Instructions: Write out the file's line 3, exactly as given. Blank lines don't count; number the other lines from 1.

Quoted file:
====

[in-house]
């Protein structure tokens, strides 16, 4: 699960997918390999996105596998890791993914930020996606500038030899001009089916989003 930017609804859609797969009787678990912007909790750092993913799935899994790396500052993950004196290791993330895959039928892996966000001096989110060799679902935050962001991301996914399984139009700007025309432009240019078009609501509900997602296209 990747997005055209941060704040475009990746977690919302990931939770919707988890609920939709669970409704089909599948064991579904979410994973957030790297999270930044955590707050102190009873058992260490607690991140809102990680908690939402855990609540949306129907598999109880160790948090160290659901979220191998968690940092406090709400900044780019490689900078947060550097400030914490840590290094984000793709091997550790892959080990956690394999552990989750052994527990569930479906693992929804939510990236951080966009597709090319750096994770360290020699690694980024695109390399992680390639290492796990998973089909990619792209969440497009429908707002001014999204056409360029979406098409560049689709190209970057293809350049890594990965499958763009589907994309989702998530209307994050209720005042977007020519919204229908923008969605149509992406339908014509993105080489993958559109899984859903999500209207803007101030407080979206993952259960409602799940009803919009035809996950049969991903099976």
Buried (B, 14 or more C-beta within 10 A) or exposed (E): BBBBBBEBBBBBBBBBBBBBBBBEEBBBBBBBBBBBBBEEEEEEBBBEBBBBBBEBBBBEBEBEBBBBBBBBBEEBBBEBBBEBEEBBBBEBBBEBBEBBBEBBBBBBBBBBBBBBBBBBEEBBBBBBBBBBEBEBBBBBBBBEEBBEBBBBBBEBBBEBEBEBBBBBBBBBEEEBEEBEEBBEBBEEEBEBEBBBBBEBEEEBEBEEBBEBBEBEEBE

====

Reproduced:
Buried (B, 14 or more C-beta within 10 A) or exposed (E): BBBBBBEBBBBBBBBBBBBBBBBEEBBBBBBBBBBBBBEEEEEEBBBEBBBBBBEBBBBEBEBEBBBBBBBBBEEBBBEBBBEBEEBBBBEBBBEBBEBBBEBBBBBBBBBBBBBBBBBBEEBBBBBBBBBBEBEBBBBBBBBEEBBEBBBBBBEBBBEBEBEBBBBBBBBBEEEBEEBEEBBEBBEEEBEBEBBBBBEBEEEBEBEEBBEBBEBEEBE